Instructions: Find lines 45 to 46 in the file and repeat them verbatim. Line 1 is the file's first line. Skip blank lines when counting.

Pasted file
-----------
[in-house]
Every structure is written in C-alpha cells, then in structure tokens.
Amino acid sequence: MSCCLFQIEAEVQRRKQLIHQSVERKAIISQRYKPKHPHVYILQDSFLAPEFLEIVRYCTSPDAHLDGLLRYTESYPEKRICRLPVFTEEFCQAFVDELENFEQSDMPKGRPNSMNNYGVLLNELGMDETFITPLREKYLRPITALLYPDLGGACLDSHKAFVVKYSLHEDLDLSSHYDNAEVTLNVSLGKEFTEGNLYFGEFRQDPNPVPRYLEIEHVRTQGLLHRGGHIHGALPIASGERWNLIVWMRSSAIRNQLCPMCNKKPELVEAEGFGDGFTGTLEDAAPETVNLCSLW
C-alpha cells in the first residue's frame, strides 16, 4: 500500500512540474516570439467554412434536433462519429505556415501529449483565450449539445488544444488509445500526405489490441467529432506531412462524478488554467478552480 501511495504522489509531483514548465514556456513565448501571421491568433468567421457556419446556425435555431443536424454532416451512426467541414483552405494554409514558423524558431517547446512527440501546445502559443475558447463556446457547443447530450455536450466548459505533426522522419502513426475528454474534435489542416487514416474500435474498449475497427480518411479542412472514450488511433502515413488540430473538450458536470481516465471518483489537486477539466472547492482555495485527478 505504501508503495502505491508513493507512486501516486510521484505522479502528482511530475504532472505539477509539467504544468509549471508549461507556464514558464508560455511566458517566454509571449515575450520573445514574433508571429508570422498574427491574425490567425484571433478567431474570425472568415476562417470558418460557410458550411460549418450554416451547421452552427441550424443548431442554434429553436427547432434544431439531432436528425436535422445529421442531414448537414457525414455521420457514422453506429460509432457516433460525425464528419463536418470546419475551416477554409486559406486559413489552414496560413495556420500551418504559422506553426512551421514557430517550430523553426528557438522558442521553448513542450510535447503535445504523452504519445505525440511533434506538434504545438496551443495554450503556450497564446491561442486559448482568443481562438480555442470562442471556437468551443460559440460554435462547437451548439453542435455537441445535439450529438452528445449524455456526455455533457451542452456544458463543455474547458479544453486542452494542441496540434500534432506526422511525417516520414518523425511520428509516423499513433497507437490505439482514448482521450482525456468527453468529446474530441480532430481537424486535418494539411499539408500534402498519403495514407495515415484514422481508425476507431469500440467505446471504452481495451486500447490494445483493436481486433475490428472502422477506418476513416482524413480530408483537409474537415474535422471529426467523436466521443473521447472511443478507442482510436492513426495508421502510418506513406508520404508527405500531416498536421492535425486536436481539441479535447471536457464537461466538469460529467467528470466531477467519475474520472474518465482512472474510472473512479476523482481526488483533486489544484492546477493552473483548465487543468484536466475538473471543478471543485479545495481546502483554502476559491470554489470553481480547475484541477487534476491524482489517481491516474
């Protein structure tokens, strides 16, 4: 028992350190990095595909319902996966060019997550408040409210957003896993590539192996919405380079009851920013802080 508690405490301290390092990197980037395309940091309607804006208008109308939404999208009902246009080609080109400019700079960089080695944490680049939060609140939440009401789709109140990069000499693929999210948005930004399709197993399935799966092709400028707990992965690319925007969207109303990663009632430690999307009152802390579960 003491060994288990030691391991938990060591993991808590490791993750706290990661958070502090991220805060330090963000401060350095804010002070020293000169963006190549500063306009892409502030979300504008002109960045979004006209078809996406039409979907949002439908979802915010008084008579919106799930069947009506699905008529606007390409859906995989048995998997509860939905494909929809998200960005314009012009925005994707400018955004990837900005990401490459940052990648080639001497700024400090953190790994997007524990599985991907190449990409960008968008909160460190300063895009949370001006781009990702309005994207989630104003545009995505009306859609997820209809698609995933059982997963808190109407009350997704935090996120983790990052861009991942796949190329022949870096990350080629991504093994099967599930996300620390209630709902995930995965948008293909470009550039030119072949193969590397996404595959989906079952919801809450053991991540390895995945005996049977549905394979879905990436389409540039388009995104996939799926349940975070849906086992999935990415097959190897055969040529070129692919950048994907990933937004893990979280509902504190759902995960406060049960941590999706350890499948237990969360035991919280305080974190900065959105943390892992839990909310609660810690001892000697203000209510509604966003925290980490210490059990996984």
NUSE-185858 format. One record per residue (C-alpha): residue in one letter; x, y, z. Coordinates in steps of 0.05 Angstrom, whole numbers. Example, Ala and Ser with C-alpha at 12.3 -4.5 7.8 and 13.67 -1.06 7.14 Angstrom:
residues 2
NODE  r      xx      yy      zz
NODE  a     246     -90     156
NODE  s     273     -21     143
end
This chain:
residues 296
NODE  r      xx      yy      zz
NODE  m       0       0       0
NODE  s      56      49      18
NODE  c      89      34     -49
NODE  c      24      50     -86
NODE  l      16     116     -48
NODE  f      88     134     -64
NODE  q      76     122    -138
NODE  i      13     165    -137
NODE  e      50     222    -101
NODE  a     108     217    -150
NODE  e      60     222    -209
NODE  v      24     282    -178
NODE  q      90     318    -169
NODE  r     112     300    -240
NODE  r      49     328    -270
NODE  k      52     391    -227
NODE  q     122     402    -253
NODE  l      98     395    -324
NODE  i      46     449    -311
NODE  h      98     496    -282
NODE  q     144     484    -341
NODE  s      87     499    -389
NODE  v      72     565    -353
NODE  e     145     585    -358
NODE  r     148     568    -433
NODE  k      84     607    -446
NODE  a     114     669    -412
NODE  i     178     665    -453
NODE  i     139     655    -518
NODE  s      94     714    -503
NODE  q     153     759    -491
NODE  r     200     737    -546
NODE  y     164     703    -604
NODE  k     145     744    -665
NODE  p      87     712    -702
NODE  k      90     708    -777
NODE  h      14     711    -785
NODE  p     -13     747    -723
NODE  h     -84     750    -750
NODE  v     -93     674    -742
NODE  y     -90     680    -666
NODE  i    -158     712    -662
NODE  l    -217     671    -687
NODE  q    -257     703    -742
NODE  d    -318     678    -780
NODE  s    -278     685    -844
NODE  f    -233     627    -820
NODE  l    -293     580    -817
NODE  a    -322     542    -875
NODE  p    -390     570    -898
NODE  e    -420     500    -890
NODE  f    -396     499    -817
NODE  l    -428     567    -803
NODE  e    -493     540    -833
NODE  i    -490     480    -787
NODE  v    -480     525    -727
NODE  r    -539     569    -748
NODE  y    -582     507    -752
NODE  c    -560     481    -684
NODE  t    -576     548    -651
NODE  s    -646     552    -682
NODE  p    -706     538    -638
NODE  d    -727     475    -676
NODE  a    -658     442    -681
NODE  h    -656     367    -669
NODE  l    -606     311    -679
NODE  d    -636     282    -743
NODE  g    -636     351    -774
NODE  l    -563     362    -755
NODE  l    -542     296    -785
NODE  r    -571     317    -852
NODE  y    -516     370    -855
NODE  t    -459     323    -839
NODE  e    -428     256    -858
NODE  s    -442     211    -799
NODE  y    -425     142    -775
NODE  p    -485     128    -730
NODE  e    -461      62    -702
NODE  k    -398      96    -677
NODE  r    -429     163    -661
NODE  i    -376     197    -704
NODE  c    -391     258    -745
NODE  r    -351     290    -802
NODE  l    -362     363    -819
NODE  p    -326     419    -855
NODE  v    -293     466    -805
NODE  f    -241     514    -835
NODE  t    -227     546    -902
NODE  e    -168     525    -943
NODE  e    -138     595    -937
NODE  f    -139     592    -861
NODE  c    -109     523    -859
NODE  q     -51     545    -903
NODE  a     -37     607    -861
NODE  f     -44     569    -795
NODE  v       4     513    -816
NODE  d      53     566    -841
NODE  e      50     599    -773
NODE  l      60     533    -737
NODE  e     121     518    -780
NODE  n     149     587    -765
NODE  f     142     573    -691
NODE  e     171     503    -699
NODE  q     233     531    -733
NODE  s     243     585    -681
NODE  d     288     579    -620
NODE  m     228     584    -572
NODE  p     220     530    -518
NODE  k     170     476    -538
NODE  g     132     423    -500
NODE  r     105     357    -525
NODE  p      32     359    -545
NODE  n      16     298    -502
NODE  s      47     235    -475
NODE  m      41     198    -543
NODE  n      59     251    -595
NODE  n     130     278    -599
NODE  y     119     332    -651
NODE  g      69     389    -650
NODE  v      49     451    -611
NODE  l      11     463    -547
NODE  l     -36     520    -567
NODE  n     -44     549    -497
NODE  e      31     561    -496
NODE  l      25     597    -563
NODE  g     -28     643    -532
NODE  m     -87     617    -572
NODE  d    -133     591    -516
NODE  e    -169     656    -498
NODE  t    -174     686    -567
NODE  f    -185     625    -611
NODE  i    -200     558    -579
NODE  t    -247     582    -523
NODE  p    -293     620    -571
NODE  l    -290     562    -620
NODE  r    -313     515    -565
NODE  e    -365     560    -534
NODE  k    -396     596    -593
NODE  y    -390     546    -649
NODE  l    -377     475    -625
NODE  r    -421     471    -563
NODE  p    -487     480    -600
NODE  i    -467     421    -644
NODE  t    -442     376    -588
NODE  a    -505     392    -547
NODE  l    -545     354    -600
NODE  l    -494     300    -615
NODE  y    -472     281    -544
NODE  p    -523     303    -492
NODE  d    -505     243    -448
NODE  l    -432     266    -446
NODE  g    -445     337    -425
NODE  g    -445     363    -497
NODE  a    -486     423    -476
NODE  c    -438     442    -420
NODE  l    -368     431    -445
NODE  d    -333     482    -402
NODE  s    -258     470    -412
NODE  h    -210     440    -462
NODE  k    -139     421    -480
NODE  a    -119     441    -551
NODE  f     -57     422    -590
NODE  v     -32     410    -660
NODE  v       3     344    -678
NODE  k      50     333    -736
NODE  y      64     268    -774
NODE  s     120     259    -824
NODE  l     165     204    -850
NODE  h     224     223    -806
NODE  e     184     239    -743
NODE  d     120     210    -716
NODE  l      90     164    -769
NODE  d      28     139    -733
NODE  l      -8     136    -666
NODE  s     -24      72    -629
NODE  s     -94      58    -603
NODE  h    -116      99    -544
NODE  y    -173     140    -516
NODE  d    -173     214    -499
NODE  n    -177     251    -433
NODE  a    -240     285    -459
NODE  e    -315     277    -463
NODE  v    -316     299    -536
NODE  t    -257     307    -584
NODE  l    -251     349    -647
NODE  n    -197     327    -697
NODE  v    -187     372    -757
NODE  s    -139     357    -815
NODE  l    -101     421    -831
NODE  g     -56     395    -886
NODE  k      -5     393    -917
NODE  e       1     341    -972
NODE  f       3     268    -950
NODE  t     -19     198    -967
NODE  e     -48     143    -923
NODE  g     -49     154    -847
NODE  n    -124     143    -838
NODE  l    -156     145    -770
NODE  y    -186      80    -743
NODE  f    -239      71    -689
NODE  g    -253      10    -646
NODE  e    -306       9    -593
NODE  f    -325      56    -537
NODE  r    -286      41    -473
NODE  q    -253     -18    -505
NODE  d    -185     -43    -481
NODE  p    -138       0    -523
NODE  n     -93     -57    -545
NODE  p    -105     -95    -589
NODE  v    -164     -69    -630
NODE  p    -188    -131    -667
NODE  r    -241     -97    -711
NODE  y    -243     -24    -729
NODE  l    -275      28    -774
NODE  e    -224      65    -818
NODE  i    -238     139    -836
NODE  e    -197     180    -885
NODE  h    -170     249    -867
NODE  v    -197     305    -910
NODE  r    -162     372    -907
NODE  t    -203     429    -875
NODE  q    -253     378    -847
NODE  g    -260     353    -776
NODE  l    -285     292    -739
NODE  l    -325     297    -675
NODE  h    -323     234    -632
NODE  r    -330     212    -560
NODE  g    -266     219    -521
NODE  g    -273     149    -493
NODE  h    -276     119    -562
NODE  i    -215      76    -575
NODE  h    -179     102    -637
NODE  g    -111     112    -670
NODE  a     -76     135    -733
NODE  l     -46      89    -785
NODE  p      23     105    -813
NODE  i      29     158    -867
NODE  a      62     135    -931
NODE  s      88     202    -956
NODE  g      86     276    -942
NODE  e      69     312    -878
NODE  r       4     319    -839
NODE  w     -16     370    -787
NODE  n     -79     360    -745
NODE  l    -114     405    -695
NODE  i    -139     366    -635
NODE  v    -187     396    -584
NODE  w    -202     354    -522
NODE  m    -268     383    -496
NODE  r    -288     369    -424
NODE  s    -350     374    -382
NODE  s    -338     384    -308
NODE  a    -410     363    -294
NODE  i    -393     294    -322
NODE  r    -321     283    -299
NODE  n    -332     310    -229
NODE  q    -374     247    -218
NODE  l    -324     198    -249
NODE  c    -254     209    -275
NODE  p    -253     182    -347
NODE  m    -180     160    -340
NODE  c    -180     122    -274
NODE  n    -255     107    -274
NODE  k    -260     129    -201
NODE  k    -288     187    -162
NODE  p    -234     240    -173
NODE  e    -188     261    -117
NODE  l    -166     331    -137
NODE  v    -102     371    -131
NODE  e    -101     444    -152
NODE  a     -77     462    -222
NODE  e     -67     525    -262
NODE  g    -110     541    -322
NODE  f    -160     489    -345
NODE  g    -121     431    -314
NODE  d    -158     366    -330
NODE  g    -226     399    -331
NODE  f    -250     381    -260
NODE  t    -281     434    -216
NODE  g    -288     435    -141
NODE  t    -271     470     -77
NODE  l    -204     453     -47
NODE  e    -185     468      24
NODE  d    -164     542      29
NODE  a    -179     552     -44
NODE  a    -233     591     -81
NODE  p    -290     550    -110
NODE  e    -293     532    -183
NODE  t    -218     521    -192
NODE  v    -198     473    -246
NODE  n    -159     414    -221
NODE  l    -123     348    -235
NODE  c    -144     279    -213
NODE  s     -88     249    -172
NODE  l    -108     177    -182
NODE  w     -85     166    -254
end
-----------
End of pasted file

NODE  q     153     759    -491
NODE  r     200     737    -546